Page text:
A FORMER sub-postmaster who swindled thousands of pounds from the Post Office has been barred for a month from all the pubs in his village.

A judge told Ian Warren he wouldn’t jail him because he wasn’t a burglar or a violent criminal.

Instead, he said the pub ban – along with a suspended jail sentence and a community service order – would make the 62-year-old feel “symbolically excluded” from the community.

Warren, of St James Street, Castle Hedingham, admitted stealing £18,412 from Royal Mail.

Chelmsford Crown Court was told the defendant, postmaster at the village shop, in St James Street, for three years, pocketed money from scratchcards he sold, after falling heavily into debt.

He maintained he always planned to repay the money when his financial problems eased.

Before that could happen, however, the theft was discovered. The Post Office took away his franchise, although he still ran the shop.

Yesterday, Judge Anthony Goldstaub QC was told Warren had since inherited £70,000. He had used the money to pay some of his creditors and repay the money he had stolen from Royal Mail.

After reading testimonials a letter from Warren in which he spoke of his “utter shame”, Judge Goldstaub sentenced him to nine months in prison, suspended for 18 months, and ordered him to complete 75 hours of unpaid community service.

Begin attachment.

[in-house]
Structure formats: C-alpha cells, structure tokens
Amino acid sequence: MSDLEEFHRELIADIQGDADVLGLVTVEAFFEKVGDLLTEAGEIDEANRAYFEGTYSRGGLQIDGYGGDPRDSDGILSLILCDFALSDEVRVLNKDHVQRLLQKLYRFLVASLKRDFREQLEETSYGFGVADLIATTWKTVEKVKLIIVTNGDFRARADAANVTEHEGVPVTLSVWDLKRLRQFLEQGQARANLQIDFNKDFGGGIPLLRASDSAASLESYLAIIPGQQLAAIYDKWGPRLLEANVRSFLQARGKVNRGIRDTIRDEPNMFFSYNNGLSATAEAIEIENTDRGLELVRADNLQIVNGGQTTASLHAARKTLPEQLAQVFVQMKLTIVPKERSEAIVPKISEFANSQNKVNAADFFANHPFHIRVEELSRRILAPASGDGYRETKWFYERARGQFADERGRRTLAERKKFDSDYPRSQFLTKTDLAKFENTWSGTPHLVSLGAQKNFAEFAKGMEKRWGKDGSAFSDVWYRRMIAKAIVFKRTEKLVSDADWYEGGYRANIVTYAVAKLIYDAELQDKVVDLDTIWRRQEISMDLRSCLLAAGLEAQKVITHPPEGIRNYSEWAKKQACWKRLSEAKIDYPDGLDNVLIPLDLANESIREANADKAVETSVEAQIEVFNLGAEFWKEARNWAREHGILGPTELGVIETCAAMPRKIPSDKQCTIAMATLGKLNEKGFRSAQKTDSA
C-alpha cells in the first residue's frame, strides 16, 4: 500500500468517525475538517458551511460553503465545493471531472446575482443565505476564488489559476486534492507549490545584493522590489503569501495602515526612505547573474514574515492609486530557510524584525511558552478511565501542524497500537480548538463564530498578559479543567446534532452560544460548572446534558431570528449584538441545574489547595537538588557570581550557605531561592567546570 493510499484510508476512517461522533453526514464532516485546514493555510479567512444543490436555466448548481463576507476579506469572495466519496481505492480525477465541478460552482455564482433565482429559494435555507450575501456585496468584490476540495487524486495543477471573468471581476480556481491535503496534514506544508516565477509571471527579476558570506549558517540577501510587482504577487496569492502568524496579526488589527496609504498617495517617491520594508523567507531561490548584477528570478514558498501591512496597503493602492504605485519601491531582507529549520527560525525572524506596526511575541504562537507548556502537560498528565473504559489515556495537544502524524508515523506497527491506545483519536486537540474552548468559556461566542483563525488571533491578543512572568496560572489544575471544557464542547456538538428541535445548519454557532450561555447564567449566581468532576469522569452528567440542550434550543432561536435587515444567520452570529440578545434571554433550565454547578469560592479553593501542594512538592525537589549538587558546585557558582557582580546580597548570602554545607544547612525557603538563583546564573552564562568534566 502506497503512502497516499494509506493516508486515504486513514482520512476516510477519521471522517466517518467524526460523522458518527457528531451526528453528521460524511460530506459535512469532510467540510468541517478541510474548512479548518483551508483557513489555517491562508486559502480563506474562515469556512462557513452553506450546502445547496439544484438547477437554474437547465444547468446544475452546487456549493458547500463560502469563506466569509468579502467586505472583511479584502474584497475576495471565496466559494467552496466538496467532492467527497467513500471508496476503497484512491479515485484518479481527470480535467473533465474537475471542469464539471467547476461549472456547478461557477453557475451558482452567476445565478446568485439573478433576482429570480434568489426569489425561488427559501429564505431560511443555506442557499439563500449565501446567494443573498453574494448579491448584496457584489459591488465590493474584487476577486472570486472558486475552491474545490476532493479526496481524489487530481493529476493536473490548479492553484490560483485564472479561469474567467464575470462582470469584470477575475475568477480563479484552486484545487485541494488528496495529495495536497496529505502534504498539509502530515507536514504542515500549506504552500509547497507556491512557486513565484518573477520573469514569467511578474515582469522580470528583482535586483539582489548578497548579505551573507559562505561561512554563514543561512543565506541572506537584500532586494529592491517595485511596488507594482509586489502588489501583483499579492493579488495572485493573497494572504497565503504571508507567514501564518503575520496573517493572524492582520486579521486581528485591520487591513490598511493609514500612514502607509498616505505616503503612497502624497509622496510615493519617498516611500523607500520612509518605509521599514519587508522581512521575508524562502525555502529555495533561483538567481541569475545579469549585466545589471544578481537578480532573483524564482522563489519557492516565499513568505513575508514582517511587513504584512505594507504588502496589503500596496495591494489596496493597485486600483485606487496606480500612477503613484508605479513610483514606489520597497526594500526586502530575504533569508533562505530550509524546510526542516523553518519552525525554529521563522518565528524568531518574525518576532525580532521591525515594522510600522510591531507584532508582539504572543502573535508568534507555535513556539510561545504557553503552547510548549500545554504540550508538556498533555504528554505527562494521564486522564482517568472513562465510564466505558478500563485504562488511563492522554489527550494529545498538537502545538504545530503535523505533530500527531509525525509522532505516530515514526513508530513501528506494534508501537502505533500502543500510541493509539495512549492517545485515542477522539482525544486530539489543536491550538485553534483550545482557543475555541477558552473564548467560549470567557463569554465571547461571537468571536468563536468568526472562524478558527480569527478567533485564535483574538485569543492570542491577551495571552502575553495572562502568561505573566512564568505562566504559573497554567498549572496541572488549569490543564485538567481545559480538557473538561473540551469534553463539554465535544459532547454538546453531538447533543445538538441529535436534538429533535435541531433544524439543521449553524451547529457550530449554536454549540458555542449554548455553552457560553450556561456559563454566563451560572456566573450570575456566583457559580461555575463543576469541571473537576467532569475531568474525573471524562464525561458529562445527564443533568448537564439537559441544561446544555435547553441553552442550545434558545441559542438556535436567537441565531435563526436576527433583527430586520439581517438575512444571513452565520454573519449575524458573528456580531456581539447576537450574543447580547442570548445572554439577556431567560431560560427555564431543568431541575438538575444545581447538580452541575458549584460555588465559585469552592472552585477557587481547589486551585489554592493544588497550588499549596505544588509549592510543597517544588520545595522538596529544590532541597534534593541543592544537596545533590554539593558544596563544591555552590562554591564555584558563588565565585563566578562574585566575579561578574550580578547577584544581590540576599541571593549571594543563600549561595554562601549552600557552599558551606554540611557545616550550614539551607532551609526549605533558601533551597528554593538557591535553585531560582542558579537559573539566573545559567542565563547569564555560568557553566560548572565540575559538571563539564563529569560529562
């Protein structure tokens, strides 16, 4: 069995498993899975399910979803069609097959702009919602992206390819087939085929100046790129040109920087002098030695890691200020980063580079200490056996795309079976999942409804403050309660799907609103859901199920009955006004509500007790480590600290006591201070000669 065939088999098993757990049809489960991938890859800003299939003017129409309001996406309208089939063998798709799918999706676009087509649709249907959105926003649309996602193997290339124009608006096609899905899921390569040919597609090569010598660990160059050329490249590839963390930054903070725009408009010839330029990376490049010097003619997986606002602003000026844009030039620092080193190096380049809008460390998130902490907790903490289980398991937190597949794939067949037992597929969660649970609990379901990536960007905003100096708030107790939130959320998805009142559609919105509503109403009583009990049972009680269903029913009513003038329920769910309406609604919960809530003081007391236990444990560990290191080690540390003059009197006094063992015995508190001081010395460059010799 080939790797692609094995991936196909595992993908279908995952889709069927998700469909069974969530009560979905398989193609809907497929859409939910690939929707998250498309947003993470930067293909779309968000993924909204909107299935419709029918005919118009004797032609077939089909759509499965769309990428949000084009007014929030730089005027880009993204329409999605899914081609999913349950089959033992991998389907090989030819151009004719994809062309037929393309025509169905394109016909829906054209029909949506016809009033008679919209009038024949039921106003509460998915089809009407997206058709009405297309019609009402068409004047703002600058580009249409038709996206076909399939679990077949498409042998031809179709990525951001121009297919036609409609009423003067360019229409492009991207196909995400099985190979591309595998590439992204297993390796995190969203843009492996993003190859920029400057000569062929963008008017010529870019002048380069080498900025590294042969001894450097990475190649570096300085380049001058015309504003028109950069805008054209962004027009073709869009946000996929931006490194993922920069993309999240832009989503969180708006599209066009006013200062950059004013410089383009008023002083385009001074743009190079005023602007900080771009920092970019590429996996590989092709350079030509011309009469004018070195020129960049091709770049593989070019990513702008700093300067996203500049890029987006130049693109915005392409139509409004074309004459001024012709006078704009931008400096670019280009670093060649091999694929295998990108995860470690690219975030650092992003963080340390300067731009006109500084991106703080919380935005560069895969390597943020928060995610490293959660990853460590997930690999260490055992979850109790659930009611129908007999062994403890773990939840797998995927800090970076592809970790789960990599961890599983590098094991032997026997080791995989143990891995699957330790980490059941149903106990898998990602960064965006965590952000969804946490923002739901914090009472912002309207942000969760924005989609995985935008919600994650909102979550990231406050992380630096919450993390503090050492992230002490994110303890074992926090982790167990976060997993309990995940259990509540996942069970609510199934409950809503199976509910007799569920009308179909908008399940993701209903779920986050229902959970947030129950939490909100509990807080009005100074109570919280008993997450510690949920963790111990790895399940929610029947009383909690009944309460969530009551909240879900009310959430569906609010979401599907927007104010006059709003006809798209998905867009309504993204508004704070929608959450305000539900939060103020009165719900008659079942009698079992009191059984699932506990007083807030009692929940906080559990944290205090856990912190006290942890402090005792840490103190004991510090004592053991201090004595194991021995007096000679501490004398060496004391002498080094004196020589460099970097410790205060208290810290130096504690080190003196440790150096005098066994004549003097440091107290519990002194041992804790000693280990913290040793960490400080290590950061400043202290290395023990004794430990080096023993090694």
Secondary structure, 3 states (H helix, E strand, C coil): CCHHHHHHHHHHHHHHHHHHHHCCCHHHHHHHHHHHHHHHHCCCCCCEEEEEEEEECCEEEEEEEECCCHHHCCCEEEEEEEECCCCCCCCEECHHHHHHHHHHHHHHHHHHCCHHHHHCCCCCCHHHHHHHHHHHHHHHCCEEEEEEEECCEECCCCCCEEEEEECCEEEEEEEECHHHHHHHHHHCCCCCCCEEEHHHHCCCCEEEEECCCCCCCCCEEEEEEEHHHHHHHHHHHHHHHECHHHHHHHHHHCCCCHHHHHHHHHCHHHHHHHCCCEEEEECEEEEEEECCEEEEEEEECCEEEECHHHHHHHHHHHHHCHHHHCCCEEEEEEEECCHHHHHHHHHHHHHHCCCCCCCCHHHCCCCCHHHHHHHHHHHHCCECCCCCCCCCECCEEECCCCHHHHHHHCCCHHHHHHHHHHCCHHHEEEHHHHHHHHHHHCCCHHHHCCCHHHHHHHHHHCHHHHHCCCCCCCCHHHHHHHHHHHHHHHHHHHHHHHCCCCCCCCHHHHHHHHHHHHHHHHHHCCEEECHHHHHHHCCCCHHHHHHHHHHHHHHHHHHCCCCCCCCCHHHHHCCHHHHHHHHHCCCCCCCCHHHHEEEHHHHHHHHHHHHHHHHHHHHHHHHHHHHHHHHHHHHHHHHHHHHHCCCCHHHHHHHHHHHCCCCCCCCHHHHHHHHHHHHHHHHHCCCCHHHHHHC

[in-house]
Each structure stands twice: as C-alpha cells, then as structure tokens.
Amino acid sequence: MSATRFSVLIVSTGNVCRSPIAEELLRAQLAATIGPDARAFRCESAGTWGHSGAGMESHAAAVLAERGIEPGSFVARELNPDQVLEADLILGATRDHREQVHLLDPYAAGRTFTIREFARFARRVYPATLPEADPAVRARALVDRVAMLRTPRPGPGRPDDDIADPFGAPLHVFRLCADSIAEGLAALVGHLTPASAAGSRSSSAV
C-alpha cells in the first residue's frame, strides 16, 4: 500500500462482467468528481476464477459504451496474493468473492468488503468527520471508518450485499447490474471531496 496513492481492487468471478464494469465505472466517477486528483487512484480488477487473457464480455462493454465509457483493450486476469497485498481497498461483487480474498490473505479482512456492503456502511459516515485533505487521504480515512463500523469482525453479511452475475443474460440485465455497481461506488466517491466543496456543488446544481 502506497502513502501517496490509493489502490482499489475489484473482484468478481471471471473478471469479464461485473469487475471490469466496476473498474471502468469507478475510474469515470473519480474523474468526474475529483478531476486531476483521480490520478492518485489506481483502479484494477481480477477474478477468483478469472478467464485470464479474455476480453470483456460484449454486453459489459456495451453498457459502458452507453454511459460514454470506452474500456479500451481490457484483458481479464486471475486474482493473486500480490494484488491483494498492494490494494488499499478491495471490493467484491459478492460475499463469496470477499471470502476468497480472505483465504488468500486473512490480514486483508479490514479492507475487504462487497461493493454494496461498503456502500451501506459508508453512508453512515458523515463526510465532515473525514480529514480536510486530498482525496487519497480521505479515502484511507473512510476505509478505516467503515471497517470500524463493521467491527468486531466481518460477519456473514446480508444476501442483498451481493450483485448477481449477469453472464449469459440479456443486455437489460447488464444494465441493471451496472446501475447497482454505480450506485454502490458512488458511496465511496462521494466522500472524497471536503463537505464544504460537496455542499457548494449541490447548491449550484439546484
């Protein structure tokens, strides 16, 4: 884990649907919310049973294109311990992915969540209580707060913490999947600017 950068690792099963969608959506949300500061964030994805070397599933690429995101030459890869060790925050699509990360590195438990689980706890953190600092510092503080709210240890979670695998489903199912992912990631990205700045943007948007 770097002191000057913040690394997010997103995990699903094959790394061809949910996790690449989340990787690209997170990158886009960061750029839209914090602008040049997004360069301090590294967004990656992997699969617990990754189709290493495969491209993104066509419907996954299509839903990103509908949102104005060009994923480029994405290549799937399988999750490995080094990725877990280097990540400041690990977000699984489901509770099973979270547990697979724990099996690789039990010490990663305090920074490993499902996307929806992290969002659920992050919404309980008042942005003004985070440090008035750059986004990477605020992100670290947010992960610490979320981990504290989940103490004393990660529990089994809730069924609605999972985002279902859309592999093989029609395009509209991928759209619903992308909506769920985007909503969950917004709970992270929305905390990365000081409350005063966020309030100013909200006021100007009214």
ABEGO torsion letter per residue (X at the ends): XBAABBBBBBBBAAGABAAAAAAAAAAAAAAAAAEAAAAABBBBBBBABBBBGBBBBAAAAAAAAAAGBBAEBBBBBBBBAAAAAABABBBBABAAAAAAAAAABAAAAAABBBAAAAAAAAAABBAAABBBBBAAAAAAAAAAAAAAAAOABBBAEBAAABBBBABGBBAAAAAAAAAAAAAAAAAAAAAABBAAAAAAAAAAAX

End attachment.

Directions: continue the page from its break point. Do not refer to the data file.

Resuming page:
He also banned Warren from entering any public house within a mile of the centre of Castle Hedingham, specifically naming the Bird Inn.

The judge explained: “That is so there won’t be any question of you being thought to be celebrating your freedom – and also to mark the gravity of the matter among your peers and friends within the village.

“They will know you have been symbolically excluded from their community for that length of time.”

He continued: “I have taken into account that you are providing a service to the community by continuing to run the village shop.

“People may criticise this sentence as unduly lenient, but there seems to me no reason to deal with you more harshly than violent offenders or young burglars.”